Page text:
A MASTERPIECE CALLED BELGIUM
Arthur B. Frommer ( July 17th, 1929 ) was born in Jefferson City ( Missouri, United States ). His family moved to Brooklyn, New York City ( New York, United States ), when he was 14 years old.
In 1950, he graduated from New York University with a Political Science Degree. Three years later, he graduated with honours from Yale Law School ( New Haven, Connecticut, United States ), where he was an editor of the Yale Law Journal. Arthur Frommer was drafted into the United States Army during the Korean War ( 1950 - 1953 ). Rather than being sent to Korea, he was sent to Europe because of his linguistic abilities. In 1955, while serving in Germany, Arthur Frommer wrote and self - published a guidebook called The G.I.'s Guide to Traveling In Europe. It sold out its first print run.
In 1957, he followed up with a civilian version called Europe on 5 Dollars a Day, which covered major European urban destinations. It also sold out its first run of 5,000 copies. In 1962, Arthur Frommer founded tour operator $5 - a - Day Tours, Inc. He left the practice of law in 1962 to pursue his travel business, Arthur Frommer International, Inc. ( of which he was Chairman and President until 1981 ). In 1969, he built a hotel in Amsterdam ( North Holland, Netherlands ), now known as the Hotel Mercure Amsterdam Arthur Frommer, and part of the Accor group.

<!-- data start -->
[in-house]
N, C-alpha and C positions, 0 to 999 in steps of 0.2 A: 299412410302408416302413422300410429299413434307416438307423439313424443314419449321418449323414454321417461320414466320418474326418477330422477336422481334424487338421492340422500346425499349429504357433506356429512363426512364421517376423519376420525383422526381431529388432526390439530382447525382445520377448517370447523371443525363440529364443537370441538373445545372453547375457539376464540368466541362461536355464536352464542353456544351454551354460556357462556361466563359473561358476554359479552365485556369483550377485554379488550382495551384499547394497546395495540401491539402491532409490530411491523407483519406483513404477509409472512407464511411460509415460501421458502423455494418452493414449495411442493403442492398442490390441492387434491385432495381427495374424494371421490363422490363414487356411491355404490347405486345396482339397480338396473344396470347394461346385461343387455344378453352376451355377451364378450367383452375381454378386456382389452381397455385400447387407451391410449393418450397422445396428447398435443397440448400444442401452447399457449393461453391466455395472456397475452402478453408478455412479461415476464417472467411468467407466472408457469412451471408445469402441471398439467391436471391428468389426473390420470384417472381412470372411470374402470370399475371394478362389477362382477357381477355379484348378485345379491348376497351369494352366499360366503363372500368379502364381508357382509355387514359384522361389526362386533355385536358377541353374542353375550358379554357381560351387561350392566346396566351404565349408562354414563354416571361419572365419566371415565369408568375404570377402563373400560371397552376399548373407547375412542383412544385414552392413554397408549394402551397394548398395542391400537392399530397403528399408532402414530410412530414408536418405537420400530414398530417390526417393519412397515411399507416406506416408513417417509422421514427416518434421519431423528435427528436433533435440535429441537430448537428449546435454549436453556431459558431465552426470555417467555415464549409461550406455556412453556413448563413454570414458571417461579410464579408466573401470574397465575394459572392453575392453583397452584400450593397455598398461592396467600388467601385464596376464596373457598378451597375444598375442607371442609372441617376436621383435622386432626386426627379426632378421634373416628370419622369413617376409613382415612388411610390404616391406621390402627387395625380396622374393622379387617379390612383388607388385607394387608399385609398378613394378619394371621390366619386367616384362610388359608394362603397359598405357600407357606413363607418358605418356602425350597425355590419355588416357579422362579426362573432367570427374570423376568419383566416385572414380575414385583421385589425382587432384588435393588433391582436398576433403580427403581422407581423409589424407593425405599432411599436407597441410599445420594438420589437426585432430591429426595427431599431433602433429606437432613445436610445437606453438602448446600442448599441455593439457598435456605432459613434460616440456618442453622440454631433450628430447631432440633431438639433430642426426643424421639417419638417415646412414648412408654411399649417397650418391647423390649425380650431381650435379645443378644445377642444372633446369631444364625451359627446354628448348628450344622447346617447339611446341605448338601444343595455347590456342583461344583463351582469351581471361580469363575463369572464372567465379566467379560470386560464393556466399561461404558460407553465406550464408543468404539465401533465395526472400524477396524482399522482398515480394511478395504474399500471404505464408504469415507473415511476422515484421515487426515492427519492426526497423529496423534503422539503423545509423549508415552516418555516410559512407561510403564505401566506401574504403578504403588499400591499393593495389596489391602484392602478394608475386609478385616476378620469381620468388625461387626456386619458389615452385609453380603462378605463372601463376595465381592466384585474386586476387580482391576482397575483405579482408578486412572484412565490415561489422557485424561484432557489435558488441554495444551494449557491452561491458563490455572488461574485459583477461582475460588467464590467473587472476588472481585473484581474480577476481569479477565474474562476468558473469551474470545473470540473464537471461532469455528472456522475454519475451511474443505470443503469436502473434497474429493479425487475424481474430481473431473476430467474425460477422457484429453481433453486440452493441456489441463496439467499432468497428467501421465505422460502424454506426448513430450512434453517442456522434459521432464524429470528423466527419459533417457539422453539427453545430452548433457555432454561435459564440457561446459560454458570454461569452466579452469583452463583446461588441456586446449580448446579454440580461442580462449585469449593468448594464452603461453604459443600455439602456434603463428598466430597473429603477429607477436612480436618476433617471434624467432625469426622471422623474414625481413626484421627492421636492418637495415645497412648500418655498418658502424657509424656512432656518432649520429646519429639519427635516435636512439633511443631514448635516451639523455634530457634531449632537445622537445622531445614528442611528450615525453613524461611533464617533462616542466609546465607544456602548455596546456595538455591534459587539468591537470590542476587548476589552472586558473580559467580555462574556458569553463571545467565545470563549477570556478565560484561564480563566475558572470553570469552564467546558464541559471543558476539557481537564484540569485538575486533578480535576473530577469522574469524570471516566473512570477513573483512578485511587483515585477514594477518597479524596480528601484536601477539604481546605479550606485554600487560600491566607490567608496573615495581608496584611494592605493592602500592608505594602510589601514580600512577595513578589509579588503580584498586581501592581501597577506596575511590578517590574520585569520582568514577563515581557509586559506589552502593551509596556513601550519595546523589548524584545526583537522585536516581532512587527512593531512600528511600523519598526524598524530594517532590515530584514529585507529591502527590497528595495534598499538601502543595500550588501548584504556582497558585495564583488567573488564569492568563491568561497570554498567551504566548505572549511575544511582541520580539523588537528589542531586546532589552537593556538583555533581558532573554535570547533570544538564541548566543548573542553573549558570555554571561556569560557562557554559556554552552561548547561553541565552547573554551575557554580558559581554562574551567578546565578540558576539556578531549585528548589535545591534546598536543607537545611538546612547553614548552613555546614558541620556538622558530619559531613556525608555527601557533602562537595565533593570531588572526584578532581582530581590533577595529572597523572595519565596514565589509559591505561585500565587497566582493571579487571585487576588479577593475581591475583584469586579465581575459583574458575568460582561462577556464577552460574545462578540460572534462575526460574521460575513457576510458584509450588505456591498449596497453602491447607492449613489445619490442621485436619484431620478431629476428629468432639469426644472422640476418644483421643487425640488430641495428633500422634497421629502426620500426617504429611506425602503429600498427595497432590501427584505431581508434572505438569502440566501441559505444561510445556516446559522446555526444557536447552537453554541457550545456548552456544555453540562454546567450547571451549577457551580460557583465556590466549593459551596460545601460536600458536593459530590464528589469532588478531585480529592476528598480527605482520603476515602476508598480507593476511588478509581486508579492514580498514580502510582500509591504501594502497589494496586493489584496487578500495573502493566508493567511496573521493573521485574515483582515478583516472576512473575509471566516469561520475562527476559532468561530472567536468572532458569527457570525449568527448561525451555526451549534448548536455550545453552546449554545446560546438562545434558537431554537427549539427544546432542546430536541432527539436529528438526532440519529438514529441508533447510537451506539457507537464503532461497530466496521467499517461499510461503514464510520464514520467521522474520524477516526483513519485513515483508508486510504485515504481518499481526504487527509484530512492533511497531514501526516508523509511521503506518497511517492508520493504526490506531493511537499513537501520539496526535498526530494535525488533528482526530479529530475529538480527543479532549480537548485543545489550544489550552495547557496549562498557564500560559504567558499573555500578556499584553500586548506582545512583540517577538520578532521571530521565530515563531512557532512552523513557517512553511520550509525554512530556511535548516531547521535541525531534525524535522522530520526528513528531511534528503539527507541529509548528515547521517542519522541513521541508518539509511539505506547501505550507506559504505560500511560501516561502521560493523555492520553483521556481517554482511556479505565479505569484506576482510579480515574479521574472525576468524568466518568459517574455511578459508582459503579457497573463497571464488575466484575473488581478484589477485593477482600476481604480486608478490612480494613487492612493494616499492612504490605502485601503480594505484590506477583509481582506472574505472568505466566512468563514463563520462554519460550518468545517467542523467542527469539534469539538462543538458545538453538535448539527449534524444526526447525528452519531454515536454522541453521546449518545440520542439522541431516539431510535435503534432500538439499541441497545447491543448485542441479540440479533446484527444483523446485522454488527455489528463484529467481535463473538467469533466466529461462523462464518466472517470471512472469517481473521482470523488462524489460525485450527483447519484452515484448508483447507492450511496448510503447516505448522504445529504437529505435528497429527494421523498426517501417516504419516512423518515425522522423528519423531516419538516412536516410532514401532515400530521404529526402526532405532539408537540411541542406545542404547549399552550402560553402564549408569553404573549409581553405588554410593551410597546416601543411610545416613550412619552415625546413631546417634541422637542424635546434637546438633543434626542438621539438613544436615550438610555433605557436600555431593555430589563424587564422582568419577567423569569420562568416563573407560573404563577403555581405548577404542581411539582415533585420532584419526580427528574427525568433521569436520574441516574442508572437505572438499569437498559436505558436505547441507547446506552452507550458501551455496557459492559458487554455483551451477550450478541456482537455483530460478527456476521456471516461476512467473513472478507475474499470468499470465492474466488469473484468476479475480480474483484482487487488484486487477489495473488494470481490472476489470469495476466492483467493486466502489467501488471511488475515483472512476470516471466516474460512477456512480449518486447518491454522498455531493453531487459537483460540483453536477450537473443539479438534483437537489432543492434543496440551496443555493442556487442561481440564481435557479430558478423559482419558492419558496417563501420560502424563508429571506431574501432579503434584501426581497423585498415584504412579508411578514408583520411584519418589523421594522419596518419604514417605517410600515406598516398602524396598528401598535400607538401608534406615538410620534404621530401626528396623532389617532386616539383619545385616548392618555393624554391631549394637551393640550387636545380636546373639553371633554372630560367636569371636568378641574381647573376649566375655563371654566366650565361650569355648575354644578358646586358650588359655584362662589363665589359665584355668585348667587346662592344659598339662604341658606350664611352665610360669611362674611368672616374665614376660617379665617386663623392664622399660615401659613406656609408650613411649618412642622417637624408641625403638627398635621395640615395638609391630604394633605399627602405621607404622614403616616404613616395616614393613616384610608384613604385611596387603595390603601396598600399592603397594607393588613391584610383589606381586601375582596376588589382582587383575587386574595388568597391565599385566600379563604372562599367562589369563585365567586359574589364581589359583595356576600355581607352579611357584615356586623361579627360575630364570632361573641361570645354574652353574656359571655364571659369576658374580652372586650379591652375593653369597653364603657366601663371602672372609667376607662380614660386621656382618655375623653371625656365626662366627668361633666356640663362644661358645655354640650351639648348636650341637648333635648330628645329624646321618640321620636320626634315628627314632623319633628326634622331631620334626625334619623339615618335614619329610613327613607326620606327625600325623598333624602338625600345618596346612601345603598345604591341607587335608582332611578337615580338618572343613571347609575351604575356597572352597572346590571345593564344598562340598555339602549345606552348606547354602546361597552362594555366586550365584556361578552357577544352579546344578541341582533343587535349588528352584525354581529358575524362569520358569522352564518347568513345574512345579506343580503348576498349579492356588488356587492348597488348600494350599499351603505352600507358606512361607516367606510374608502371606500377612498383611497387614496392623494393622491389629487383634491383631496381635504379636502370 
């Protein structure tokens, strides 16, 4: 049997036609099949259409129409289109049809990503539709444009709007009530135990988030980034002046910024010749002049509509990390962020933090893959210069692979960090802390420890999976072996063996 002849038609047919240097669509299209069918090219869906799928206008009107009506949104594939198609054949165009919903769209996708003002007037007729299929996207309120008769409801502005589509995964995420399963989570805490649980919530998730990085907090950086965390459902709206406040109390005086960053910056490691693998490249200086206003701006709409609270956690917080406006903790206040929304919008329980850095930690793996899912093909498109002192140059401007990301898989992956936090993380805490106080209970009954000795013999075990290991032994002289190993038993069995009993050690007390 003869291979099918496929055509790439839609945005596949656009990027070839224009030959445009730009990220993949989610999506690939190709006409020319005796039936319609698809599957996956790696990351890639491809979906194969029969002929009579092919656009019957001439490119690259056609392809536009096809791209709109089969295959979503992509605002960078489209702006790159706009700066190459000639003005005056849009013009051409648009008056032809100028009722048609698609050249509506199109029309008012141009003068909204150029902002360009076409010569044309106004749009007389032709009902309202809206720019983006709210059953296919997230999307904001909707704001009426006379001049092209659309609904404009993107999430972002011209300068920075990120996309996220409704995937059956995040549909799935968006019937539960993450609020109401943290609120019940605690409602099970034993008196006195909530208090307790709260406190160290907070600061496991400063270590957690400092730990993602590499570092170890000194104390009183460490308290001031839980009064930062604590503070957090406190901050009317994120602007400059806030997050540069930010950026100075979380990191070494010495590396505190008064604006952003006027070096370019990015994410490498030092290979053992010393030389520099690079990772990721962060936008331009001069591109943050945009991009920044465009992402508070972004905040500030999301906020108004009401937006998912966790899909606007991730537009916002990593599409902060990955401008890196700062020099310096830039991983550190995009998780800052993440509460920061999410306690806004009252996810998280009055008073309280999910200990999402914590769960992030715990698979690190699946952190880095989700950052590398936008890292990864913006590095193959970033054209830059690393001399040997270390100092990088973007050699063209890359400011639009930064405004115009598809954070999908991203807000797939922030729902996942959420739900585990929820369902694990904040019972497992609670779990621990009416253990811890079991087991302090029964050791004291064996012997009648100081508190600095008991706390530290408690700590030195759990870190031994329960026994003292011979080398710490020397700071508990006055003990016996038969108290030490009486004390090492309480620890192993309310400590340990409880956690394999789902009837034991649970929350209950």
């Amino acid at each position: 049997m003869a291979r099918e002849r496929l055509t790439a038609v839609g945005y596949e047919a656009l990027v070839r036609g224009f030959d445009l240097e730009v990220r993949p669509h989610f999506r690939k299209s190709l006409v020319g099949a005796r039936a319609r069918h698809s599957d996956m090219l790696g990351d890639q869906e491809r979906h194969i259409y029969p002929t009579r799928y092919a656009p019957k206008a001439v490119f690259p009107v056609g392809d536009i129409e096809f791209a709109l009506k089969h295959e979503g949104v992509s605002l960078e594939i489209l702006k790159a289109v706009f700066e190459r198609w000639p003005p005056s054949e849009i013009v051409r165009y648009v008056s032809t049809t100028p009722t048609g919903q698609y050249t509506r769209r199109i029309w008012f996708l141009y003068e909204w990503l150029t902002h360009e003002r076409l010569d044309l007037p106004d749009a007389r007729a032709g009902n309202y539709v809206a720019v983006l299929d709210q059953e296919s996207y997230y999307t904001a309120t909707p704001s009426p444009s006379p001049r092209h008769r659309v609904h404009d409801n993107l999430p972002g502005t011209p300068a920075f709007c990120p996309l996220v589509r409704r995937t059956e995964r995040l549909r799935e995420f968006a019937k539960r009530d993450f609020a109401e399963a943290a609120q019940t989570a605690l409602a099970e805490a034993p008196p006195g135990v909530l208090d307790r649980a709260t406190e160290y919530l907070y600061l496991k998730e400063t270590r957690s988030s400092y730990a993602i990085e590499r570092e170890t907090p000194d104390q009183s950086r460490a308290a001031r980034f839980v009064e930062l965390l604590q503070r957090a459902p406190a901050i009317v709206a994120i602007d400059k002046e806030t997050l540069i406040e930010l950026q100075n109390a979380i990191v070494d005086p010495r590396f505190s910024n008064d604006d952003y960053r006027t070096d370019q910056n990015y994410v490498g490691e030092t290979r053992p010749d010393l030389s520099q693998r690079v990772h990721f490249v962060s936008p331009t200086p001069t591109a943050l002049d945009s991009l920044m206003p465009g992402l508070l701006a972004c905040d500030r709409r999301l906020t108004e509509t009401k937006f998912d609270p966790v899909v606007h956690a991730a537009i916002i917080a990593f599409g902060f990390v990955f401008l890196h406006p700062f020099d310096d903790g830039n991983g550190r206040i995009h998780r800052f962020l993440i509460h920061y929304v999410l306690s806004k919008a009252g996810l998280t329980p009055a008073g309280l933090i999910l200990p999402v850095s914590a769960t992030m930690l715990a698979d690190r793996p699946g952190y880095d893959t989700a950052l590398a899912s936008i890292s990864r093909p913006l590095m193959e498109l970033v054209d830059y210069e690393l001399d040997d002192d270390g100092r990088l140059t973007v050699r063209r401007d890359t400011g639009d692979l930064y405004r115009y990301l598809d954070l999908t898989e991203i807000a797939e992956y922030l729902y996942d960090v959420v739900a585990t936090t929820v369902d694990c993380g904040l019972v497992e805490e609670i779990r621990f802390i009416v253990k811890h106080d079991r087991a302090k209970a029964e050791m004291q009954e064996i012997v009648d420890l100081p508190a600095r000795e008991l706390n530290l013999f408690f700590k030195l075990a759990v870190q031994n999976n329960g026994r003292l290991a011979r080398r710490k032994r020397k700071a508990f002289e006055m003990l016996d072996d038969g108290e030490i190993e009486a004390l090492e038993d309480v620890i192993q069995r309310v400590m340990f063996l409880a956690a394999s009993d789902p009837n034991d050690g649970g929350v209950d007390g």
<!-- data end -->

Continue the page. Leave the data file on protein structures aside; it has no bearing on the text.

Arthur Frommer sold the travel guide book business to Simon & Schuster in 1977. It changed hands a few times ( later acquired by John Wiley & Sons, with Arthur Frommer remaining involved as a consultant ). In 2012, Google paid about $23 million for the brand, saying that it would incorporate the Frommer’s content from its books, mobile apps and Web site into local reviews. A year later, it sold the brand back to Arthur Frommer for an undisclosed price.
By the end of 2014, Arthur Frommer expected to release as many as 80 books. He and his daughter, Pauline ( from his first marriage ), became Co - Presidents of the company : FrommerMedia LLC.
( sources : Wikipedia, www.nytimes.com )